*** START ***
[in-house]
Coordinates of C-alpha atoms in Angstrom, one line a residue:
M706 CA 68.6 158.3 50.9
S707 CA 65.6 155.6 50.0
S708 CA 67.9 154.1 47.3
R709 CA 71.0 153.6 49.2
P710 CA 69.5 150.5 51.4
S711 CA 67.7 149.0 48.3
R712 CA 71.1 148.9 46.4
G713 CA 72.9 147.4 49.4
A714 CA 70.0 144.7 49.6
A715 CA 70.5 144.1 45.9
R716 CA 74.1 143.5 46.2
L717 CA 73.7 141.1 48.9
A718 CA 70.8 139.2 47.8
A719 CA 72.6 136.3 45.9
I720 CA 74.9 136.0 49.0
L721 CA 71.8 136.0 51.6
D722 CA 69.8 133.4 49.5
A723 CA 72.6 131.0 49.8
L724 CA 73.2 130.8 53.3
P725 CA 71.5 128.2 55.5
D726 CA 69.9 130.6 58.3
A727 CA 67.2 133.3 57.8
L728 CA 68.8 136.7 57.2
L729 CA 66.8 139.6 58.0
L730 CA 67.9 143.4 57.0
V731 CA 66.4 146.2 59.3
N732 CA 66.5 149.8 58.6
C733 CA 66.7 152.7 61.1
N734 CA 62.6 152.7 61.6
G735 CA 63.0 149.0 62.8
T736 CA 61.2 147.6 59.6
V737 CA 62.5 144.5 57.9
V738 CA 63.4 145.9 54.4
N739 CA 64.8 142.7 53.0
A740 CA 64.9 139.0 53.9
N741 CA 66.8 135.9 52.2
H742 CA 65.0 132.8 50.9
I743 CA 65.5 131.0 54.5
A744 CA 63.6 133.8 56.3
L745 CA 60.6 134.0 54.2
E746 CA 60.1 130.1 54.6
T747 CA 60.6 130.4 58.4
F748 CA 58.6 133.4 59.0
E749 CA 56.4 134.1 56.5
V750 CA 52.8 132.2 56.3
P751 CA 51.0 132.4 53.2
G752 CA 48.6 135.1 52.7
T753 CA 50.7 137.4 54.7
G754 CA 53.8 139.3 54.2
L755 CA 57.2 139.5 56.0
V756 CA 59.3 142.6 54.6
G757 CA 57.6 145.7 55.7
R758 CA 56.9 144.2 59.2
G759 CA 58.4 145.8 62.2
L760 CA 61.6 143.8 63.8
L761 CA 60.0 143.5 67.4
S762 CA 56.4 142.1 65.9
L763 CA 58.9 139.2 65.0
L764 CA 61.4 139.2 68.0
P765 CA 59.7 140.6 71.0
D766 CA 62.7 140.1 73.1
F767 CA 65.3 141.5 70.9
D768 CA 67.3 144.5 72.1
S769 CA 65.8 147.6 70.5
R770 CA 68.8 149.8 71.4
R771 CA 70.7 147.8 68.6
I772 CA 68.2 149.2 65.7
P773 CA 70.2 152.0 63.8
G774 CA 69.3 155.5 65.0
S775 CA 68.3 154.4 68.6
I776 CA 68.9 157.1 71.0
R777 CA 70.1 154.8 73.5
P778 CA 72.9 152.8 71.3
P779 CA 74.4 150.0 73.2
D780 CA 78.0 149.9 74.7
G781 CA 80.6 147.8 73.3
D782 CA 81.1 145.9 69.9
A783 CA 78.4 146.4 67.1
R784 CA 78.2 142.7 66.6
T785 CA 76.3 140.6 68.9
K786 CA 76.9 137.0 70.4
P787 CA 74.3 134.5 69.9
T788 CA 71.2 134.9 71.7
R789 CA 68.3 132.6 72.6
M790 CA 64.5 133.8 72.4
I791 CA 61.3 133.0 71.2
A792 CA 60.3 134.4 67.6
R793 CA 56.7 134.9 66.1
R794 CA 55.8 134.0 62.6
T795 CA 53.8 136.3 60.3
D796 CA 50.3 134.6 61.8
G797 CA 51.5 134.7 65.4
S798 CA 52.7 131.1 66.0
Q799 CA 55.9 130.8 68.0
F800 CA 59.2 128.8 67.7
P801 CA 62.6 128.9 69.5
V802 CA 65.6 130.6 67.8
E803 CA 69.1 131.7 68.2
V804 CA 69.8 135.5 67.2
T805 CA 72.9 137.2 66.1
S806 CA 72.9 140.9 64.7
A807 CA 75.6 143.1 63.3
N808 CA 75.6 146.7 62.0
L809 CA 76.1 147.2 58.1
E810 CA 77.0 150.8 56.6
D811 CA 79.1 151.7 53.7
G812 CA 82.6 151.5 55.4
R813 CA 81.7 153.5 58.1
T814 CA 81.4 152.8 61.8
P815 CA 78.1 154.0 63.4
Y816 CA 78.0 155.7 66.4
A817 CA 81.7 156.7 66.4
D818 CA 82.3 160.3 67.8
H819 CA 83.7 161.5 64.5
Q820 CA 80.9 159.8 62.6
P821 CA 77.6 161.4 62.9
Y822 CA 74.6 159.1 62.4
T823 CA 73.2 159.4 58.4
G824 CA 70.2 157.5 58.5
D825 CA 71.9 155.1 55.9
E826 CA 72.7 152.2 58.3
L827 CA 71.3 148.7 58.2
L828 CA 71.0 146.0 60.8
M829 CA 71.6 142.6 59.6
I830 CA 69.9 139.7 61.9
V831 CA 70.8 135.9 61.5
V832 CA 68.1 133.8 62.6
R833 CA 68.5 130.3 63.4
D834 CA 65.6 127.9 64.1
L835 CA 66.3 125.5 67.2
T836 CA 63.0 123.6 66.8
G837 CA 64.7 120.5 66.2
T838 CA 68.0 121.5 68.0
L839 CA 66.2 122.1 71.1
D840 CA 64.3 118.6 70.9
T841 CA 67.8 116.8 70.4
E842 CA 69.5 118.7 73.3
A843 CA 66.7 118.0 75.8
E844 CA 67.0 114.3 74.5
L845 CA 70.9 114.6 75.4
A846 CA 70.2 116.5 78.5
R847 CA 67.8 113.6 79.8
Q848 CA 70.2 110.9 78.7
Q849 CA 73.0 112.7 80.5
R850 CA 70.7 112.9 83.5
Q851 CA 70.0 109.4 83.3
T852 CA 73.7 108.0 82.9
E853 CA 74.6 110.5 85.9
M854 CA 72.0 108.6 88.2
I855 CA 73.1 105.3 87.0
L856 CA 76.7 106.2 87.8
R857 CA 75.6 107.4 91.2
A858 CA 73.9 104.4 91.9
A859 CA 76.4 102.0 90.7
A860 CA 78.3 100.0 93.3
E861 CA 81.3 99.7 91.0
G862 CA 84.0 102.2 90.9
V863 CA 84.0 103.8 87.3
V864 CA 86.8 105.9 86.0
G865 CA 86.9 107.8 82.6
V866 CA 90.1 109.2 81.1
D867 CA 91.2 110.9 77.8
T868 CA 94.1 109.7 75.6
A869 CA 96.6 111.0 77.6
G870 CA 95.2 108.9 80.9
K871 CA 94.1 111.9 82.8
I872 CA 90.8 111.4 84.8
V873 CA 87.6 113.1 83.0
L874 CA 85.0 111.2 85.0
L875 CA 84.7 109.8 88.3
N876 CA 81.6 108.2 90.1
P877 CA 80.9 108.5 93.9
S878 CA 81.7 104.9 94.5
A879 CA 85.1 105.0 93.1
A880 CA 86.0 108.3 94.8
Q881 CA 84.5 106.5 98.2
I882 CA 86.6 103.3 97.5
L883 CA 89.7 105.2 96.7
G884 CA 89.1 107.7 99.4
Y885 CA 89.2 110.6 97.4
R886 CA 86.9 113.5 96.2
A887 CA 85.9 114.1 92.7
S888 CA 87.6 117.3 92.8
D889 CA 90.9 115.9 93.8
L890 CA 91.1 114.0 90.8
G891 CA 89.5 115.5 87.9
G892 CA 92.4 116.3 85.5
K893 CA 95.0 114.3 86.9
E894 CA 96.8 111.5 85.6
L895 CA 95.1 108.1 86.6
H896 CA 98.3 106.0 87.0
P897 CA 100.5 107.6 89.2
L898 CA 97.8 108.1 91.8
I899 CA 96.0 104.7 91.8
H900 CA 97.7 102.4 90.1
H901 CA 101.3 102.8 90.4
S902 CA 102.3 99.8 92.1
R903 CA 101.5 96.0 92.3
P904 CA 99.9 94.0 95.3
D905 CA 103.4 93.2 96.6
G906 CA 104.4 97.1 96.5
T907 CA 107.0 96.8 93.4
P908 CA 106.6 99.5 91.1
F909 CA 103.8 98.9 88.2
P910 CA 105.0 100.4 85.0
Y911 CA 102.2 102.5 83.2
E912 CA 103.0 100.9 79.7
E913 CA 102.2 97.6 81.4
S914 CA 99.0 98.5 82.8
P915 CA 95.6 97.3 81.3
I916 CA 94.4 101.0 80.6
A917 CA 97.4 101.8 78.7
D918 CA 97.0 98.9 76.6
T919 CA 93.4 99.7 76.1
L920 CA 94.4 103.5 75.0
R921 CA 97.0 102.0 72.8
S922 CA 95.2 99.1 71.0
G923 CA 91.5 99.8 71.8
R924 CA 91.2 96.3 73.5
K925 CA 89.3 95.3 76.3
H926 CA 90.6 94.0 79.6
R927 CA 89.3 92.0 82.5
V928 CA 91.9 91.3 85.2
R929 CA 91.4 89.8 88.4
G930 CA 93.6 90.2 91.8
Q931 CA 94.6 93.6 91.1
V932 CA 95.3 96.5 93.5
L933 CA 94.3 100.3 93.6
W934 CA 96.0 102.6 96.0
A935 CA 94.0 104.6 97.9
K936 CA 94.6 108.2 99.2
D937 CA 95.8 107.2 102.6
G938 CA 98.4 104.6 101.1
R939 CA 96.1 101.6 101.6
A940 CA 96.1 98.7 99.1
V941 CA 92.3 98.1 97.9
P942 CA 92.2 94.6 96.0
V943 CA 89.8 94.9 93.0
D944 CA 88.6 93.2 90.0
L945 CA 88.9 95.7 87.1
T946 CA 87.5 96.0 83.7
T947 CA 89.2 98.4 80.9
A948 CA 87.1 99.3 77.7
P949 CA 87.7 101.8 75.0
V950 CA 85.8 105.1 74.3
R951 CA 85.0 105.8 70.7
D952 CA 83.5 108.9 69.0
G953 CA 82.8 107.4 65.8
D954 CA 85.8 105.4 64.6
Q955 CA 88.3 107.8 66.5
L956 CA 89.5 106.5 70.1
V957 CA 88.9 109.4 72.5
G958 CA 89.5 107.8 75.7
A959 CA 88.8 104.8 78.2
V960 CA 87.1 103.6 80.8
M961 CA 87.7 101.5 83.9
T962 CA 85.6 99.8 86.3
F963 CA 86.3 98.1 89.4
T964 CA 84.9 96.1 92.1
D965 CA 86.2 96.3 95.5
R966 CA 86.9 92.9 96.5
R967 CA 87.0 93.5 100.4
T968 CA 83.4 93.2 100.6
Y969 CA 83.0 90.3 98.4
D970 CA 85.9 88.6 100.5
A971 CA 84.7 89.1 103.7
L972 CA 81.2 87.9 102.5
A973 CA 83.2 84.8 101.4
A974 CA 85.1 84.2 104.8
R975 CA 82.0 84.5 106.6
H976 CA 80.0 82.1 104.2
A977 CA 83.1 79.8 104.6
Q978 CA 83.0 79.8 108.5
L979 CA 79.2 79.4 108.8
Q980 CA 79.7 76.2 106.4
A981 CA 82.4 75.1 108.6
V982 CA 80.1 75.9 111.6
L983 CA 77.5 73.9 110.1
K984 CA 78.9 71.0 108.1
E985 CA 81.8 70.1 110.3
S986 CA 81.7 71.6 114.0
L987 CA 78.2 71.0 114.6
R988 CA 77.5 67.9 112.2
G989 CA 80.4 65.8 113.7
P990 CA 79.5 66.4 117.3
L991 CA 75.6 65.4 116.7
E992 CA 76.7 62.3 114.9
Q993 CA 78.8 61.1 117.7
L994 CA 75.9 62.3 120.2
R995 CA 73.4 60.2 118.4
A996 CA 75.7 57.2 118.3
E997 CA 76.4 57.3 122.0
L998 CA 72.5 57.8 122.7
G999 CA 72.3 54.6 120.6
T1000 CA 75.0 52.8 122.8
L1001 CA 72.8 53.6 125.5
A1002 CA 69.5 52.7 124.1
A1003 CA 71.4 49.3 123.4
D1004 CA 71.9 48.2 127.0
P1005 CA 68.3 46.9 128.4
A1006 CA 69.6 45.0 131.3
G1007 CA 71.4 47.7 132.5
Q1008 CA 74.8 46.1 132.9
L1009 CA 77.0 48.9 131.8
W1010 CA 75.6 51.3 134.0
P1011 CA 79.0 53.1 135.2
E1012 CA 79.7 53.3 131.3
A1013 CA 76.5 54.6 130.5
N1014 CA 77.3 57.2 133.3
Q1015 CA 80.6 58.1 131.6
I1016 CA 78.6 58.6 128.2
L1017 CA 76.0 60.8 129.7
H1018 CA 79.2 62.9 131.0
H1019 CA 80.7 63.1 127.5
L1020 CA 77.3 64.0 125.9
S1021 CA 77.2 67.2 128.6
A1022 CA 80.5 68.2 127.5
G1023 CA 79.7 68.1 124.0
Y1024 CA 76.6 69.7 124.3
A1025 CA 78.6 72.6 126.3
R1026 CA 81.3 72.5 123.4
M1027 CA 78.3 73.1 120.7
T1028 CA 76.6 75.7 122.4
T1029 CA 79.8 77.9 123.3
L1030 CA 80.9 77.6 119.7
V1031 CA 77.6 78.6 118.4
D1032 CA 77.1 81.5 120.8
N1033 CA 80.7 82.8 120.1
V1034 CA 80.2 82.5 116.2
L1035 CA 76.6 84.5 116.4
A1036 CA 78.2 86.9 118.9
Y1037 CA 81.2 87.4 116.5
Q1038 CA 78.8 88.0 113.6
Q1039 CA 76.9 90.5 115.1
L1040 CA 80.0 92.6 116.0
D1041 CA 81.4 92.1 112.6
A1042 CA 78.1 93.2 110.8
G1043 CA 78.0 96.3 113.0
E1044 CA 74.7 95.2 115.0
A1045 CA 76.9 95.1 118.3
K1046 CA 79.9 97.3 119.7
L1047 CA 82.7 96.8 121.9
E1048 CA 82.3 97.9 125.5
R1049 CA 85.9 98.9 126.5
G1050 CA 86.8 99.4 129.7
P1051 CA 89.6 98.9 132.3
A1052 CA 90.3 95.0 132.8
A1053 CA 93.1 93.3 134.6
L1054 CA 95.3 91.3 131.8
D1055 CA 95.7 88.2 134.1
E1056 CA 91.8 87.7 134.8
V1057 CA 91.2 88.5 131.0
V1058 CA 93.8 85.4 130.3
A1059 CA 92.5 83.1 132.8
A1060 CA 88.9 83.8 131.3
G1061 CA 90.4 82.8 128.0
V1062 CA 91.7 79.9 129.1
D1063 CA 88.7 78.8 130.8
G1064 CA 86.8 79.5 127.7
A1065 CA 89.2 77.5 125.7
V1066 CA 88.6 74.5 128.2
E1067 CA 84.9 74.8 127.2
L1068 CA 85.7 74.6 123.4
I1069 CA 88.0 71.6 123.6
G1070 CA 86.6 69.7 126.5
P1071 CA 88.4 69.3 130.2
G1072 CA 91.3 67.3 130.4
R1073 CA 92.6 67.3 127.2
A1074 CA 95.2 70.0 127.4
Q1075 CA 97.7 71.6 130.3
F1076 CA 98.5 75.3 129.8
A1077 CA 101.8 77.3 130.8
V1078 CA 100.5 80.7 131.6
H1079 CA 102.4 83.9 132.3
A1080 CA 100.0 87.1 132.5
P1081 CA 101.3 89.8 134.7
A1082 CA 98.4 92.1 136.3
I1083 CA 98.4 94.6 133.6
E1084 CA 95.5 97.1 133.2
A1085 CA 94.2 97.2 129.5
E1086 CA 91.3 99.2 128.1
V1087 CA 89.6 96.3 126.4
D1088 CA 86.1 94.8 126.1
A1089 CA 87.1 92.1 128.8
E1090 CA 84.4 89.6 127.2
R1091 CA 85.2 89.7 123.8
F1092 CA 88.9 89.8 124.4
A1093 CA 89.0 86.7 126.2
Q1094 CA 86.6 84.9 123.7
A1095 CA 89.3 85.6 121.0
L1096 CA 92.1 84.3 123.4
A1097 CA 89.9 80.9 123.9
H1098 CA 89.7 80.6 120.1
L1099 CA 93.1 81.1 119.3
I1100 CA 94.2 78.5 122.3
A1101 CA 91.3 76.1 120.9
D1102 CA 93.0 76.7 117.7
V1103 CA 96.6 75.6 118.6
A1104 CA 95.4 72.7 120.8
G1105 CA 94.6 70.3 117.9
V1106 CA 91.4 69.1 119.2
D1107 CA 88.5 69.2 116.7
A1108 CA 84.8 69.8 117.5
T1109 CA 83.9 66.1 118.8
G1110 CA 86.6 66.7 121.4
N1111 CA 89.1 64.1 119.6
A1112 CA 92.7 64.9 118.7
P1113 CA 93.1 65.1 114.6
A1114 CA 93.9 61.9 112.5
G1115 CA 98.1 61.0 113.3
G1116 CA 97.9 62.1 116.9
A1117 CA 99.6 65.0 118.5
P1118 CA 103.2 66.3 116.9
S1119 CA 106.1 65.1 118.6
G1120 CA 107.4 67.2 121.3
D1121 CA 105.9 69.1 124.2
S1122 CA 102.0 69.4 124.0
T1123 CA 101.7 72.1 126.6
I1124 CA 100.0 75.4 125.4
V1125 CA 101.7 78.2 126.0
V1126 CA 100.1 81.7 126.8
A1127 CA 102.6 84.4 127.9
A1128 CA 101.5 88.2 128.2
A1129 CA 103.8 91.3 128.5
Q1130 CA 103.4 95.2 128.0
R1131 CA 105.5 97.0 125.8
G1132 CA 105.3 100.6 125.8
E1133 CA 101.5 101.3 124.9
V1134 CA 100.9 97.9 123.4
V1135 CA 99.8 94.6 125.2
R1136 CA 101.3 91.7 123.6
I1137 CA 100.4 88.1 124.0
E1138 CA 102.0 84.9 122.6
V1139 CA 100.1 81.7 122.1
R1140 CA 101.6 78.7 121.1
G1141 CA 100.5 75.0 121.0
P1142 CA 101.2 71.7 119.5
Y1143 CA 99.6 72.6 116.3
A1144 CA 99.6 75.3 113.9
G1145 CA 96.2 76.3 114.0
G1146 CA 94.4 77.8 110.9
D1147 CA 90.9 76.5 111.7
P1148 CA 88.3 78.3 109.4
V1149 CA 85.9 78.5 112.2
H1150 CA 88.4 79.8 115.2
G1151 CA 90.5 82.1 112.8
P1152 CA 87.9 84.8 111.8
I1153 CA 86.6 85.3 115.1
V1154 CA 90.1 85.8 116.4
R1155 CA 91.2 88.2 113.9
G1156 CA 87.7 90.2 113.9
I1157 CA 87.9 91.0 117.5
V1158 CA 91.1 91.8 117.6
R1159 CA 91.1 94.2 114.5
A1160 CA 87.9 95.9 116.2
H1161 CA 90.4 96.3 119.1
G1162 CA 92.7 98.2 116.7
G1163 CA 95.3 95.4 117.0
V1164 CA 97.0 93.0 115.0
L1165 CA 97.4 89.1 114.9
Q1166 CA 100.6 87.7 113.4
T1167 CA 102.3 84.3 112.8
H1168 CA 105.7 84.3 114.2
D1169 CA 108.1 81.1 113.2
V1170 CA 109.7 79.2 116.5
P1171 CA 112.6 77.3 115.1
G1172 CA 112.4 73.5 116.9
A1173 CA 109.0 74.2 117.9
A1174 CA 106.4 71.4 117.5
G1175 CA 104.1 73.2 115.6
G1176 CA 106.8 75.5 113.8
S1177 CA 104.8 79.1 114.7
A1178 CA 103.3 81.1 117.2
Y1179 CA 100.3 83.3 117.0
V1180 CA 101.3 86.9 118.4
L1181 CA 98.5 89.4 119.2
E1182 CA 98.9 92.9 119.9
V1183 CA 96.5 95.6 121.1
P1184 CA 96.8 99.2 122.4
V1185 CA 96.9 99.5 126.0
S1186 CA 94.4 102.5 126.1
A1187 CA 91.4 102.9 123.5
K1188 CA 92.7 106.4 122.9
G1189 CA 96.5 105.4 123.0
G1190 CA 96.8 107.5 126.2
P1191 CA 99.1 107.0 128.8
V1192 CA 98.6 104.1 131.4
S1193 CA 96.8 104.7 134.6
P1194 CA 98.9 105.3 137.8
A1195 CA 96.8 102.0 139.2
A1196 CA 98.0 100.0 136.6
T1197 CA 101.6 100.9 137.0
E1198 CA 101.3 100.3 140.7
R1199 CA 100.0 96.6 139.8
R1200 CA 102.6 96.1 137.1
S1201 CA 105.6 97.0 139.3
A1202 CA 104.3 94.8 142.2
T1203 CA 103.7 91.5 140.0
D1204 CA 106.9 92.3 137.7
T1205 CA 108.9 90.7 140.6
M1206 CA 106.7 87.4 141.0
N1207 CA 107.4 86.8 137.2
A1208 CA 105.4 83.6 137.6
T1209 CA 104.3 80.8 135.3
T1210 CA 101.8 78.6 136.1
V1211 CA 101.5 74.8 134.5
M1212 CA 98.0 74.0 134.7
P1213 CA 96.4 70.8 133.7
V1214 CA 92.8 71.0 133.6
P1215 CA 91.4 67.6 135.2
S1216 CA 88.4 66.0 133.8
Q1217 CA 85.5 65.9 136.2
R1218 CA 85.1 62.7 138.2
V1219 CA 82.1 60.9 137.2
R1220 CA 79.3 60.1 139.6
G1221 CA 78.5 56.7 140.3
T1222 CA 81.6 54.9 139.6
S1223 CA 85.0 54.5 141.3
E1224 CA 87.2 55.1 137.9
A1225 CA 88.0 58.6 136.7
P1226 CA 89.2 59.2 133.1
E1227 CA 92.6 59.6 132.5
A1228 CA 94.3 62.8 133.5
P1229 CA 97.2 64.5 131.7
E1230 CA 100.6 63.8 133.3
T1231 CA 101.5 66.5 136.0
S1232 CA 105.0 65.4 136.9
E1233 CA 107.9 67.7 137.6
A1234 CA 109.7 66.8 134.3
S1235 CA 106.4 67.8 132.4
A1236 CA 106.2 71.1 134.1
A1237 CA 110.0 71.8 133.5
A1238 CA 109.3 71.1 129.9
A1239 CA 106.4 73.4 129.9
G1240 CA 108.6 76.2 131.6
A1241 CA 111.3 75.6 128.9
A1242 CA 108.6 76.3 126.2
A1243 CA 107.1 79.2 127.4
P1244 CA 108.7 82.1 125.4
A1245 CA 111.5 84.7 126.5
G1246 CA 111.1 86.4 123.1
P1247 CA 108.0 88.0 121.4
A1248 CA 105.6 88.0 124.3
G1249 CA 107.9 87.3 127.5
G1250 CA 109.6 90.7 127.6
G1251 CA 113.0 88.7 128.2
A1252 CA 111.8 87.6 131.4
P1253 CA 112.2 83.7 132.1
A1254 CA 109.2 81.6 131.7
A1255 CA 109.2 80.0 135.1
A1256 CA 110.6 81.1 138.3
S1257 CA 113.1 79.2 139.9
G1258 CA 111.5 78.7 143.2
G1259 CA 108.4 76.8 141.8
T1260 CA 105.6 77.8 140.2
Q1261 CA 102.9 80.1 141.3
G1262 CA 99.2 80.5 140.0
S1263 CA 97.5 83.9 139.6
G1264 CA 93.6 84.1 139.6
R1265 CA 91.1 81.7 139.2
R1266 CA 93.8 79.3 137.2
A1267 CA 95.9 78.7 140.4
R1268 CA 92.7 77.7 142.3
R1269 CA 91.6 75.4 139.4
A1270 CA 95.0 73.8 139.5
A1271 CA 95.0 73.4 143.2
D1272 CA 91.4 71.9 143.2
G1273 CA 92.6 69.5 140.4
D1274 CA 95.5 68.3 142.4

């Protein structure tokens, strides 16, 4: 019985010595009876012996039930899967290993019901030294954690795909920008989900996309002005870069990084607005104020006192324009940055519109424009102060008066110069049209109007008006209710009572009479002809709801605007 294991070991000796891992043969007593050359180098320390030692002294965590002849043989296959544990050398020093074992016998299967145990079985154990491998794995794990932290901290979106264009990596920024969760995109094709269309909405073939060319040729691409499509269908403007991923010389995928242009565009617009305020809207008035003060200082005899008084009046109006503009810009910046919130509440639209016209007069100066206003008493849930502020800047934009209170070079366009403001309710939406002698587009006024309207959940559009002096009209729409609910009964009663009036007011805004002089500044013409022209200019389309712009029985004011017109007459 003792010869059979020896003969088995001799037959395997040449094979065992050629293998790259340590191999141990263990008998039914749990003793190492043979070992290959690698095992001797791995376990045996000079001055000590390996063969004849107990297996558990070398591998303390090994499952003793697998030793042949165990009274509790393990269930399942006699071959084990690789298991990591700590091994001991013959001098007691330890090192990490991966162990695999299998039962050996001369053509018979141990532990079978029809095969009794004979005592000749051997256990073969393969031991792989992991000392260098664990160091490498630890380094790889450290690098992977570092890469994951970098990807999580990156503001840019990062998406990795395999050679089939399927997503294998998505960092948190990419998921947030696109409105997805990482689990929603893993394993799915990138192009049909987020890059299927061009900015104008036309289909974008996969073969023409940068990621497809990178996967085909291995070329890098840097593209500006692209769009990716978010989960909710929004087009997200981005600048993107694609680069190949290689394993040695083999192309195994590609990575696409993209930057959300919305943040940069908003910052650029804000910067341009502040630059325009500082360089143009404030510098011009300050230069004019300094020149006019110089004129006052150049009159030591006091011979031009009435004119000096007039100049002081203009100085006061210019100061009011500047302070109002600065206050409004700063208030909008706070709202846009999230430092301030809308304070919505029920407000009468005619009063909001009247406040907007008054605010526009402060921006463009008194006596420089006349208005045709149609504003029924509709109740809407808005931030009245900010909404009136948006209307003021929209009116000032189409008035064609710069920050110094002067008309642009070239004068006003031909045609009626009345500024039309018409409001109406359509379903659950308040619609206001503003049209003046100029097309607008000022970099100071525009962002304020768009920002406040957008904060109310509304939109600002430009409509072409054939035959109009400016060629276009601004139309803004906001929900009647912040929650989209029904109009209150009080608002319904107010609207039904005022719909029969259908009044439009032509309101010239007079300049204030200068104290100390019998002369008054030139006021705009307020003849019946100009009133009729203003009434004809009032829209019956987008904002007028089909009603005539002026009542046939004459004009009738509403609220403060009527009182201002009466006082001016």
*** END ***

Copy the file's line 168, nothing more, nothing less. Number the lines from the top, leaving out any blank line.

K871 CA 94.1 111.9 82.8